What Do I Do With All These Pills?
Reprinted from The Triangle, October 2010
Whether you live with AIDS, care for someone living with AIDS or enjoy better-than-average health, we all generate more medical waste than we think. Most of us don’t consider what we leave behind after a doctor or dental visit because these regulated professionals take care of it for us. But even if the medical waste we all create at home is not regulated, taking a few extra steps will help us protect our drinking water and the wildlife that call it home.
Take a Pill
According to the Kaiser Family Foundation, the average American takes more than 12 prescription drugs annually. That adds up to 19 million tons of active pharmaceutical ingre-dients being dumped each year. The U.S. Environmental Protection Agency has identified more than 100 pharmaceuticals and personal-care products in the nation’s drinking water, including antibiotics, steroids, hormones and antidepressants.
Even if you don’t care about three-legged, gender-con-fused frogs, salamanders and fish, you might care about what you drink and bathe in. Our drinking water treatment plants are engineered to screen a lot of harmful elements, but prescription drugs are not on the list.
Medical waste is more than just pills, though. We also need to consider bloody bandages, used needles or other items soaked with body fluids. HIV positive or not, I’d just as soon avoid any other infectious diseases you may be suffering from and I’ll bet you don’t want mine, so here’s a quick primer on how to handle the medical waste we all create.
To Flush or Not to Flush – The New Pill Question
If you are confused, you are paying attention; proper prescription disposal has been a mov-ing target. “Flush everything!” was the old message, but the Food and Drug Administration now advises flushing some medica-tions, but not others. For a com-plete list, Google “FDA + drugs to flush.” In brief, painkillers tops the list of flushables for the simple reason that they can be dangerous, provide others’ temp-tation to go through your garbage and because – without the Drug Enforcement Administration get-ting involved – your pharmacist can’t take them back. Ideally, all consumers would have access to a take back program for ALL pharmaceuticals, but the controlled substances are the sticking point. The Safe Drug Disposal Act, which is still being considered in D.C., is designed to encourage state take-back programs. The bill would permit caregivers to turn over regulated drugs for disposal at DEA-approved, government-run sites.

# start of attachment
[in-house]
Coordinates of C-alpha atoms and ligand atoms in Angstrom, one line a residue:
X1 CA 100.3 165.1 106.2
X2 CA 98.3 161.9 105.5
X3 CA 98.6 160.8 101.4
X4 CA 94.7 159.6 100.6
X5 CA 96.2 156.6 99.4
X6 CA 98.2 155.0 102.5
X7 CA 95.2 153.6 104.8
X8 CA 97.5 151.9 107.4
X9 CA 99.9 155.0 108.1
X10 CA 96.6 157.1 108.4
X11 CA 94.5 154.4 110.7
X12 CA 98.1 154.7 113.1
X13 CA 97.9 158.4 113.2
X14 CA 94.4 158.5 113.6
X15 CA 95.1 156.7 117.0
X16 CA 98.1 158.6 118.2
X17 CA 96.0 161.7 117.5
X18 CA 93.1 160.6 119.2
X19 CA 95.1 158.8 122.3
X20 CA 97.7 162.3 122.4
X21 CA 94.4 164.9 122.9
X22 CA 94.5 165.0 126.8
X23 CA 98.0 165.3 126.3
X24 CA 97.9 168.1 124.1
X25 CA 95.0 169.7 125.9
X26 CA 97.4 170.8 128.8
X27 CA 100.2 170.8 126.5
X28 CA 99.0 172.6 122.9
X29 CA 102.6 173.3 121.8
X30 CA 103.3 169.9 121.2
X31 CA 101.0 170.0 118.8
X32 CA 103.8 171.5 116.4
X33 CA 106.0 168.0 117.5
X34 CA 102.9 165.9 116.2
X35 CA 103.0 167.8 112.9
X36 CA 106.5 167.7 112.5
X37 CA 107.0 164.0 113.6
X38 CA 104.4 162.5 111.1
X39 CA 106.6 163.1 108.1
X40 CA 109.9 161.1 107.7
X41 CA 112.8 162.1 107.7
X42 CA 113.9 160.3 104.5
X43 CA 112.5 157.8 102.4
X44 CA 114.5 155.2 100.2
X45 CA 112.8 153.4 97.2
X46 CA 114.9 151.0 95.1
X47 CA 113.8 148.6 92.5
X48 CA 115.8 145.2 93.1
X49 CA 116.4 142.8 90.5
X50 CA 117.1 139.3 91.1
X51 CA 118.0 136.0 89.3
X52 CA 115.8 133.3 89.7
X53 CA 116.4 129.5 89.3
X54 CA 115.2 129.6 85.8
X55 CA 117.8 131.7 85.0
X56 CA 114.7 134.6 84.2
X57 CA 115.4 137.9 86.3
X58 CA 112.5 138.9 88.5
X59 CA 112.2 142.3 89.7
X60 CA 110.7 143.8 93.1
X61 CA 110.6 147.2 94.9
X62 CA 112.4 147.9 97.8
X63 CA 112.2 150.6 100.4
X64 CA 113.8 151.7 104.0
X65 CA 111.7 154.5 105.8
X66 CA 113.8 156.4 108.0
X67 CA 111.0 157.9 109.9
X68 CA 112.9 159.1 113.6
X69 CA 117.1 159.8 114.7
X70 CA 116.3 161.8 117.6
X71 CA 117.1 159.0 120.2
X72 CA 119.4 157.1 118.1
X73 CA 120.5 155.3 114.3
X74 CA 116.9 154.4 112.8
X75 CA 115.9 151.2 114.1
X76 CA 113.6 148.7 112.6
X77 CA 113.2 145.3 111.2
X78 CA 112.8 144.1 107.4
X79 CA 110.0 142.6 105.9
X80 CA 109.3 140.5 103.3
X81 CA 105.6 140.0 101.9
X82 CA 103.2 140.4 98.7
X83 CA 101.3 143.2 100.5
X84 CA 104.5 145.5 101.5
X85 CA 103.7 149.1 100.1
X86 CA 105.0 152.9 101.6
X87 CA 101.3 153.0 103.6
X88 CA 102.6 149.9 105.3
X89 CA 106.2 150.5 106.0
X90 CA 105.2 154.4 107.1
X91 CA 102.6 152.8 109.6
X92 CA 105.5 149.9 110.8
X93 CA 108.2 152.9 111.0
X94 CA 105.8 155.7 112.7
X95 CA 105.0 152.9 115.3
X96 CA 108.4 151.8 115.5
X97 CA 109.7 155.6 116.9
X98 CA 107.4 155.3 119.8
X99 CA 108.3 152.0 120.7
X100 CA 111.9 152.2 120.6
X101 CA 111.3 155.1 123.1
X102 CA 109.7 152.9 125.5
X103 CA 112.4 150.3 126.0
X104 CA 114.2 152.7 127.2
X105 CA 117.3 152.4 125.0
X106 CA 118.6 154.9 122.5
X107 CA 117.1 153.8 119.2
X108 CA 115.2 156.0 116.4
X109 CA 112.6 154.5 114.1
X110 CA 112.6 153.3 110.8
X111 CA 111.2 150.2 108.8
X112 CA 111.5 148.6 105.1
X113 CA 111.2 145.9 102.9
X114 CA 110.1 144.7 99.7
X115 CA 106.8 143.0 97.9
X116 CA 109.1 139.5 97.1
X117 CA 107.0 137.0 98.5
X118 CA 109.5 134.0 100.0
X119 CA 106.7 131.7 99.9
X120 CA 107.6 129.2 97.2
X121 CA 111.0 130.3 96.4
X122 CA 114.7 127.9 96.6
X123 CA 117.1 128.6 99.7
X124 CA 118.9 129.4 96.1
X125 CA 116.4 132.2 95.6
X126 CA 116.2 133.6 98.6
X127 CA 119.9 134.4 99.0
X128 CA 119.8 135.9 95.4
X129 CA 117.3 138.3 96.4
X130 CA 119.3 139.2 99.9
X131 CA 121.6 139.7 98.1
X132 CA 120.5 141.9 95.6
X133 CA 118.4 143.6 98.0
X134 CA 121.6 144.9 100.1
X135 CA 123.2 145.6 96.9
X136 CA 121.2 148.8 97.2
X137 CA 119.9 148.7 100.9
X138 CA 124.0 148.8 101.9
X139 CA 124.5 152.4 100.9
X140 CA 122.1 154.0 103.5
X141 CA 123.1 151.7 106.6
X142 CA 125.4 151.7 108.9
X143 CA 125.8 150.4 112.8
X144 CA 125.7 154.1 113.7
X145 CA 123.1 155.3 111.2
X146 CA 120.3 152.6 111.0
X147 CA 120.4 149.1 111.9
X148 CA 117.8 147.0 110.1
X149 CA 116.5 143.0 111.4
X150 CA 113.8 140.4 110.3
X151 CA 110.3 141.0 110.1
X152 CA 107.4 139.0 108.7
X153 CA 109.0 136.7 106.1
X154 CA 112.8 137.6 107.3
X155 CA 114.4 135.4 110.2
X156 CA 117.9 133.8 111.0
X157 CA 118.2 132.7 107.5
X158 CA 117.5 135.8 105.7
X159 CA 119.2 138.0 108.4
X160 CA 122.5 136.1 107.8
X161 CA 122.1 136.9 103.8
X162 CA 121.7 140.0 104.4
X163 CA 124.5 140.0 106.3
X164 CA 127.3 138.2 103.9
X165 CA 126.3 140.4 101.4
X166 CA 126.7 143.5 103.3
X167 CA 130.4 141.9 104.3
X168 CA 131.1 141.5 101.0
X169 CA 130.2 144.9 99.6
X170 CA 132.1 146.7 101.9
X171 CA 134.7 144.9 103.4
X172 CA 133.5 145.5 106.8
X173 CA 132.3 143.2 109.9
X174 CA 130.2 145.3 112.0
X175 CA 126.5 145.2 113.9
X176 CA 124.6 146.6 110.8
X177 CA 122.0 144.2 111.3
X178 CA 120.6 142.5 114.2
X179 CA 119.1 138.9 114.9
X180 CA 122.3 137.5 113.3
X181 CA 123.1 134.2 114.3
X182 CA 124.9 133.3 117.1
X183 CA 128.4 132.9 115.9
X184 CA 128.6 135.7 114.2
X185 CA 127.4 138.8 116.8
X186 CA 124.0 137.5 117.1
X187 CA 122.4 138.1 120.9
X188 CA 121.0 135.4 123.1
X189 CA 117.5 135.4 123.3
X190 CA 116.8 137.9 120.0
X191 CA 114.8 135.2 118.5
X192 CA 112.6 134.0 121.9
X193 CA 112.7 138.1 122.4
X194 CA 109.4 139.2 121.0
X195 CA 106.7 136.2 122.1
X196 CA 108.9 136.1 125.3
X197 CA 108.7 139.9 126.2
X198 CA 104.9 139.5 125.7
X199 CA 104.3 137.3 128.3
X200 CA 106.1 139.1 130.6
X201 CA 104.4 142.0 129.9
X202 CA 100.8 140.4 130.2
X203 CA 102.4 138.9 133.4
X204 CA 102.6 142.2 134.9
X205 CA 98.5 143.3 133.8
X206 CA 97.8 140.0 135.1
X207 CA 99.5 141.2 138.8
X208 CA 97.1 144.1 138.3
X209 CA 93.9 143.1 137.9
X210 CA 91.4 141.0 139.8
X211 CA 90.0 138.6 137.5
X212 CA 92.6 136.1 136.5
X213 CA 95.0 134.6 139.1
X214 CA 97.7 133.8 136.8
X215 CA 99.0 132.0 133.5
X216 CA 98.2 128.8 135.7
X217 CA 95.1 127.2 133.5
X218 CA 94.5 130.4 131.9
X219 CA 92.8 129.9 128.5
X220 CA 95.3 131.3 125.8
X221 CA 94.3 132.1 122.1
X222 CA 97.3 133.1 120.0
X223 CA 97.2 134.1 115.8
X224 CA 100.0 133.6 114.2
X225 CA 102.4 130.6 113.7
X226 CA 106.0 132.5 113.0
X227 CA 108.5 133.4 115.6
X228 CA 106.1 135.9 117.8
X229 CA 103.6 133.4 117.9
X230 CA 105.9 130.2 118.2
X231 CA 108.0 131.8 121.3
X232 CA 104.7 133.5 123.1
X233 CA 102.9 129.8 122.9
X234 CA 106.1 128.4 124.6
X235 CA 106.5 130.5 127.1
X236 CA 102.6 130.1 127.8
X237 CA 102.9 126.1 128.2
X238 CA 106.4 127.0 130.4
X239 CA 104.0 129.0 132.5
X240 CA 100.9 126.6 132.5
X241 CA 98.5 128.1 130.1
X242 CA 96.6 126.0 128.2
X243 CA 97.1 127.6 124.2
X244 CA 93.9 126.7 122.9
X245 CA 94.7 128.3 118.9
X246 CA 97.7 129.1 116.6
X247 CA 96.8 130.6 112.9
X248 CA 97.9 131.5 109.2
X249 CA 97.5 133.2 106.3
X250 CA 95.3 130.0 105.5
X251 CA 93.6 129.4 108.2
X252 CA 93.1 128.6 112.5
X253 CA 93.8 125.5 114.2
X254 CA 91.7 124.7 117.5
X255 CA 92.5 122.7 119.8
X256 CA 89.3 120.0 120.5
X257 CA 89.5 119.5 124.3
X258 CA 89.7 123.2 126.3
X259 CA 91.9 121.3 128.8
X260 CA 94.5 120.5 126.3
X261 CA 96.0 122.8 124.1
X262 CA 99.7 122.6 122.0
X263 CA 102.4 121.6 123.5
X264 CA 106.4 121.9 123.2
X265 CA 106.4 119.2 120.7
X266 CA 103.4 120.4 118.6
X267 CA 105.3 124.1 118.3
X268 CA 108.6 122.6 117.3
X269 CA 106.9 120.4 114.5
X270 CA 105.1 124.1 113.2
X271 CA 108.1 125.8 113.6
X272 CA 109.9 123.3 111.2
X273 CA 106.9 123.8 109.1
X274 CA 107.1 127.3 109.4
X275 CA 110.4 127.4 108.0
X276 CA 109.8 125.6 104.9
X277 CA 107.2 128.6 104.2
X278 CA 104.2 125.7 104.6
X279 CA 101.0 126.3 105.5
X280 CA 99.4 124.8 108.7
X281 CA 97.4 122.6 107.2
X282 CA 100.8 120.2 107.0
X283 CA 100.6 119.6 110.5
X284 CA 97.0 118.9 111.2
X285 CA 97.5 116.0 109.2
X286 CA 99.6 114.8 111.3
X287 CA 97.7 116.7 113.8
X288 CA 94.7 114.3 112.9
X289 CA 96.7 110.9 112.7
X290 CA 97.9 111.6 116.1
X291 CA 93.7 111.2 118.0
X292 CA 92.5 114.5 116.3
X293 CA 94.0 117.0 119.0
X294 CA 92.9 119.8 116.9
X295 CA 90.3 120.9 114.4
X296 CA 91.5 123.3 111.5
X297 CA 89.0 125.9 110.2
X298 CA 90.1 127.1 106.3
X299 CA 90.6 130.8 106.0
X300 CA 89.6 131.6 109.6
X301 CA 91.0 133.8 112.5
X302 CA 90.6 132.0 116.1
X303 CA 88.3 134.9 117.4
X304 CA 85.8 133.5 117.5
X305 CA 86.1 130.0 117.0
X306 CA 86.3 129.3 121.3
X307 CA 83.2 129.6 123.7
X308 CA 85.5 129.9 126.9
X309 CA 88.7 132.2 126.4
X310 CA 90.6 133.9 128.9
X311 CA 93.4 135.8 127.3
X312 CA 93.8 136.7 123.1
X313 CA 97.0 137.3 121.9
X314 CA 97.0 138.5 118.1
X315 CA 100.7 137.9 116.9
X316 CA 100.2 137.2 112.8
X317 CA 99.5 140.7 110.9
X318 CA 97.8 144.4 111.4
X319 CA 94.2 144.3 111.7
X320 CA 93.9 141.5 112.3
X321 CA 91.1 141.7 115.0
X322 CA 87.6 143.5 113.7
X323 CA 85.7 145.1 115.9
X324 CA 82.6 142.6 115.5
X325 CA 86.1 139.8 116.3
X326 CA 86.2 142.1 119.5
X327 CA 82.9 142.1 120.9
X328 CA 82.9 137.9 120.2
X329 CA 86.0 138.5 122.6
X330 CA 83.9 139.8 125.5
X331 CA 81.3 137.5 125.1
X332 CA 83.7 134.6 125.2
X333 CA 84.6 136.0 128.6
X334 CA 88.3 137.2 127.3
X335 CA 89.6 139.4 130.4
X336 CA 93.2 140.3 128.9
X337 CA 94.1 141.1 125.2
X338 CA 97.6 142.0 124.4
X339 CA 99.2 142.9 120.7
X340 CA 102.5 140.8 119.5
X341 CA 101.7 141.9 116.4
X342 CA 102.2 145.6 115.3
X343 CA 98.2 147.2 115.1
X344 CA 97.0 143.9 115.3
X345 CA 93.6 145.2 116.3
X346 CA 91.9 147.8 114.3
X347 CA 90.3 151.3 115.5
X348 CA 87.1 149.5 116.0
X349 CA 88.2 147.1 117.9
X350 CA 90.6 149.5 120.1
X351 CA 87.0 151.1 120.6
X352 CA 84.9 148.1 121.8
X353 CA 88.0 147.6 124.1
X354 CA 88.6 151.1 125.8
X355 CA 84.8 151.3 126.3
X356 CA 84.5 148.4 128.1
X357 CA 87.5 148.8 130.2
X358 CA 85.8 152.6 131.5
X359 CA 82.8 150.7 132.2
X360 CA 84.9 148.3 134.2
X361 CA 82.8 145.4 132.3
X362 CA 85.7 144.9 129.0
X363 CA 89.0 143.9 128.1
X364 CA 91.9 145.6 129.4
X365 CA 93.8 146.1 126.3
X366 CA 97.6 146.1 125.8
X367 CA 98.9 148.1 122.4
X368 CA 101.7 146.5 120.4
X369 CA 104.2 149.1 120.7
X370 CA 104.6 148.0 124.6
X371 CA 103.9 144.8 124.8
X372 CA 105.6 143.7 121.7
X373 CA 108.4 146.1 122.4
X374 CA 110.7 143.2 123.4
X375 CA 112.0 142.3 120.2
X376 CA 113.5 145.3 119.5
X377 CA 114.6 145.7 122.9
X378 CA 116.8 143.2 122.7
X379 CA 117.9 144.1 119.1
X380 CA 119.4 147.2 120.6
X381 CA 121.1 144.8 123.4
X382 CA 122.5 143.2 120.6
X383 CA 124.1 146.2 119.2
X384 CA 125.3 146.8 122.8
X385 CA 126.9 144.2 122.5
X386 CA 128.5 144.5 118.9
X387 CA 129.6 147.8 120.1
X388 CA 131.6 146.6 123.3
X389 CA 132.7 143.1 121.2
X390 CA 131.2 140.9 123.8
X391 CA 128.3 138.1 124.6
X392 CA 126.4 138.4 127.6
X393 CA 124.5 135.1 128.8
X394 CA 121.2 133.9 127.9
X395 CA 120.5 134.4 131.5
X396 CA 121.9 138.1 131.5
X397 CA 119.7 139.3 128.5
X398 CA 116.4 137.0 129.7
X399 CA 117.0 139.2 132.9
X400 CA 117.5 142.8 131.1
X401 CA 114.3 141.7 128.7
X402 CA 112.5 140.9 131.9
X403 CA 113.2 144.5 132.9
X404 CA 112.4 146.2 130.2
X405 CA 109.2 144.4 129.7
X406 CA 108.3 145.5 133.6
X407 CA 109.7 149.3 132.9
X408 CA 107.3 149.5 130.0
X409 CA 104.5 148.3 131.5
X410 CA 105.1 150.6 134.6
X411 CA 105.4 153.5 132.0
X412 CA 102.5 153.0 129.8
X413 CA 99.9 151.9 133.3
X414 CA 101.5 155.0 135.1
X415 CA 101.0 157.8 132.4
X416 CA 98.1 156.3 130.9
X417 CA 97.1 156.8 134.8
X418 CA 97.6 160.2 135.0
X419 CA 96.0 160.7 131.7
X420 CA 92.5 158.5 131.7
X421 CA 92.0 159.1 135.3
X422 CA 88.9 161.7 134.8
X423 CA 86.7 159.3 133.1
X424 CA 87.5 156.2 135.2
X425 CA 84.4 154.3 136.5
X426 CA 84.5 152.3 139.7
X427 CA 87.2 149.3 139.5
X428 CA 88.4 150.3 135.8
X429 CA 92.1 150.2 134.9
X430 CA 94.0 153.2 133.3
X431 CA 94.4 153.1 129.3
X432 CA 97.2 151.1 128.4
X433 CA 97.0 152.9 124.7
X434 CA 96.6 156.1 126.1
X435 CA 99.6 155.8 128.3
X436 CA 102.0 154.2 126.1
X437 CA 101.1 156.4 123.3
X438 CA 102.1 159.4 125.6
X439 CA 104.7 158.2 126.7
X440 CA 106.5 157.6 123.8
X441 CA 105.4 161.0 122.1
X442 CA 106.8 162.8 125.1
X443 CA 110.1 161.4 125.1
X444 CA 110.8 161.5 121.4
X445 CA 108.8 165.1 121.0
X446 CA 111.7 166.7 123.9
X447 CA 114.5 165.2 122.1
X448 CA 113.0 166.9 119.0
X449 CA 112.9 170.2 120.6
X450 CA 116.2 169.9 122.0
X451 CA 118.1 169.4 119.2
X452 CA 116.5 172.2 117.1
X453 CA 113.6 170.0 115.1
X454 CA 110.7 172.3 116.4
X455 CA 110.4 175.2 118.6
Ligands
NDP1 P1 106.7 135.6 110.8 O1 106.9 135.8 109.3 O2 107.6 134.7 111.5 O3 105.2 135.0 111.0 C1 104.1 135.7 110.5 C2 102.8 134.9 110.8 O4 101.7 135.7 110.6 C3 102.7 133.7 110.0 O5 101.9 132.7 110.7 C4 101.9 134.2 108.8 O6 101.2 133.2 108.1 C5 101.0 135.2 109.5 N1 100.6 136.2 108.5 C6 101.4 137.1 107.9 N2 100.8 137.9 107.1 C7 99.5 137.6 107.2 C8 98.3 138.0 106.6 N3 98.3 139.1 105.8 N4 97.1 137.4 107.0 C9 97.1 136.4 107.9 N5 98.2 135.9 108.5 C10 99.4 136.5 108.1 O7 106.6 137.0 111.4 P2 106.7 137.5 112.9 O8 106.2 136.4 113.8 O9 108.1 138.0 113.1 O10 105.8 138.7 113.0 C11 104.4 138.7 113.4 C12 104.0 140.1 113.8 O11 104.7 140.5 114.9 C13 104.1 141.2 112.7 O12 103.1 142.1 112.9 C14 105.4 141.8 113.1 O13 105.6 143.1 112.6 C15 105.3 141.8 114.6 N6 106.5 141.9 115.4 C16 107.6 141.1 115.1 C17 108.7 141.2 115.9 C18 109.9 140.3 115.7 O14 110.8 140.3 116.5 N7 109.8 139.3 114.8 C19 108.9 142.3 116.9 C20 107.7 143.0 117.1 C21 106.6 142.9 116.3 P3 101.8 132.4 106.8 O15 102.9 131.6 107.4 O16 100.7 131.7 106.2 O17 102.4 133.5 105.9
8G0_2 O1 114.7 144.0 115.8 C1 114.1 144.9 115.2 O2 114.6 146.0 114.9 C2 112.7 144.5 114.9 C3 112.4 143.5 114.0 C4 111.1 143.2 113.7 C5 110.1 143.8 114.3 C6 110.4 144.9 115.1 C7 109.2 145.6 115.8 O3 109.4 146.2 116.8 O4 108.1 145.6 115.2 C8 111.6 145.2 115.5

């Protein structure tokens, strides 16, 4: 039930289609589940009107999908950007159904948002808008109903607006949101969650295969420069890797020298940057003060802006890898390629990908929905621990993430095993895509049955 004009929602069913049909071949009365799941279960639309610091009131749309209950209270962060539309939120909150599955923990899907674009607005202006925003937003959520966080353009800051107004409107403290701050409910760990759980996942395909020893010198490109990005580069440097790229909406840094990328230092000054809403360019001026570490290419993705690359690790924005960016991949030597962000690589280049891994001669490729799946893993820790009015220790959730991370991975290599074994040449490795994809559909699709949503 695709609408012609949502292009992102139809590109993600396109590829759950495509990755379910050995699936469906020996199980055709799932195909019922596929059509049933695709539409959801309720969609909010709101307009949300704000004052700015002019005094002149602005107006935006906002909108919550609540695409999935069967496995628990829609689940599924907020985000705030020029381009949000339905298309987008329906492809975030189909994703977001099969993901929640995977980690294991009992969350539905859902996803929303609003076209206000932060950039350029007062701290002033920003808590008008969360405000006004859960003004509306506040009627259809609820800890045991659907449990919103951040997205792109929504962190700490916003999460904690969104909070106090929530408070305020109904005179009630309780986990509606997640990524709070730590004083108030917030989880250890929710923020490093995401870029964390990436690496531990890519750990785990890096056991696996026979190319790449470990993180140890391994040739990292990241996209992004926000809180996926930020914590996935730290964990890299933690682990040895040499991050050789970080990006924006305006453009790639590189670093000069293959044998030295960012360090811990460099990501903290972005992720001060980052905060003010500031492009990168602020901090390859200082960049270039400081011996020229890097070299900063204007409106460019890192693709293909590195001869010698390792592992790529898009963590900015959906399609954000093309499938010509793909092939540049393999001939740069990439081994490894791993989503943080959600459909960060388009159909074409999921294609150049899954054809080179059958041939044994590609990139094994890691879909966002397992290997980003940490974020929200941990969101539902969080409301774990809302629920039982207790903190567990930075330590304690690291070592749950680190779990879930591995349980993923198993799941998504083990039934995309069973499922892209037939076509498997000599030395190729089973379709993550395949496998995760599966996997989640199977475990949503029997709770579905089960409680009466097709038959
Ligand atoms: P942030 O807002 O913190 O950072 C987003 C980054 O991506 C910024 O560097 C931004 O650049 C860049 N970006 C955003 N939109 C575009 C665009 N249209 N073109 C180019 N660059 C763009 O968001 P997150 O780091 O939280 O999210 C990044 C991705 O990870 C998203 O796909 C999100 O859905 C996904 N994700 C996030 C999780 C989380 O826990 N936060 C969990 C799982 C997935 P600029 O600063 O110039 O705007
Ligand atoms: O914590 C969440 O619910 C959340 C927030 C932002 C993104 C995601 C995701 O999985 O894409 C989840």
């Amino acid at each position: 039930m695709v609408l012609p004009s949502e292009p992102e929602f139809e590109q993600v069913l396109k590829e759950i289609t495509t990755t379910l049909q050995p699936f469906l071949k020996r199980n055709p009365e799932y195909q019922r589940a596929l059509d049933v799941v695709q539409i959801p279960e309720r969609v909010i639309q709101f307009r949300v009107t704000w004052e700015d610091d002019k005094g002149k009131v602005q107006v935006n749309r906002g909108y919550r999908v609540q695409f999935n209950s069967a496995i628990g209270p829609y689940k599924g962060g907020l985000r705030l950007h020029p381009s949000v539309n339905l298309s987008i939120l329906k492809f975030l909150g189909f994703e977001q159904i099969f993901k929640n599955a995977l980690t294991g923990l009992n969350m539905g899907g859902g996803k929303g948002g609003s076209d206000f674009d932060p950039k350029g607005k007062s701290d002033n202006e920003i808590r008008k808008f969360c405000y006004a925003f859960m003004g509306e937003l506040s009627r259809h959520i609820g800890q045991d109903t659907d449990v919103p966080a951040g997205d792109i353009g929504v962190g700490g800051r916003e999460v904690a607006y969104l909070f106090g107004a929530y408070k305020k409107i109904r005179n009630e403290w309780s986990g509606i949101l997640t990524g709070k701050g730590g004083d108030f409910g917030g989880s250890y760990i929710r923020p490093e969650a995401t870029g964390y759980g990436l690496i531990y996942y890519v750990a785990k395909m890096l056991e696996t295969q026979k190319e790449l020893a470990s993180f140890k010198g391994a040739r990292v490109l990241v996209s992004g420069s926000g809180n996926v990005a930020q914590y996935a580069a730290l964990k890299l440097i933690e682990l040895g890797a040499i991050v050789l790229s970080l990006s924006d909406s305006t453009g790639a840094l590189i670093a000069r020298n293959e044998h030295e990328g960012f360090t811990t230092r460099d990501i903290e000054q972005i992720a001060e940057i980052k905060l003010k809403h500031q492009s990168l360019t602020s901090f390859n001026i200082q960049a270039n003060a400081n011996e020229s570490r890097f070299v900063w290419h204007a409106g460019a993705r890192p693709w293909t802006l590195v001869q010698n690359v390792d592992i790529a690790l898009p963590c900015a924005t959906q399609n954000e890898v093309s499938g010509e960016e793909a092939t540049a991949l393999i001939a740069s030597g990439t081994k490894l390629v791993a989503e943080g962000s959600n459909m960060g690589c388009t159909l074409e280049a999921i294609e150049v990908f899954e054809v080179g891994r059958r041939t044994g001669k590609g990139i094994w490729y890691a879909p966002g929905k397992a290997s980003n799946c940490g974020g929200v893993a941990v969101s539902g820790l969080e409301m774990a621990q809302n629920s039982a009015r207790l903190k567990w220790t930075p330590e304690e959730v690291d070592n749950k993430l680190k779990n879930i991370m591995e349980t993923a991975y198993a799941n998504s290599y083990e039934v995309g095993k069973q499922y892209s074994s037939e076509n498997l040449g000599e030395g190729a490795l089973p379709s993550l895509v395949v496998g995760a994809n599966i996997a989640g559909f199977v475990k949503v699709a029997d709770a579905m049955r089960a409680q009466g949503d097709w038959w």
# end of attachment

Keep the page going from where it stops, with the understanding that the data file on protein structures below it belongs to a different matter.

Until that happy day arrives, here’s how to trash pills that should not be flushed. First, protect your privacy! Scratch off or strike out any personal data on the containers and toss them in the trash. Next, dump the pills into a sealable baggie, can or jar and mix them coffee grounds, kitty litter or whatever substance you think would hide the con-tents. If you used a baggie, toss it another baggie and seal before you toss. If you use a can or jar, go ahead and toss it in the trash. It’s that easy.
Other Medical Waste
Pretty much anything with excess body fluids qualifies for special disposal, including used needles. Put bandages, gauze, gloves, tub-ing and whatever else gets soiled into a baggie that seals and then double-bag it before it goes into the trash, just like you do with pills.
Needles are a different matter. To protect caregivers and sanitation workers, used sharps should be placed in a rigid container made of thick plastic, like laundry and bleach bottles. Do not use glass or soda bottles; glass can break and needles go right through thin plastic.
If you prefer and can pay, some companies will send sharps containers that you can have picked up when full. Ask your local pharmacist for companies that operate in your area.
Tell a Friend
According to the FDA, most medicines in our water system are excreted in our waste, after the body uses what it needs. But an improperly flushed pill delivers a full jolt of whatever you’ve been taking. We all want to feel better, but not at the expense of mak-ing other creatures – human or animal – sick. Now that you know how to handle medical waste at home, please pass on what you learned. Our public waters and the creatures that call them home could use the help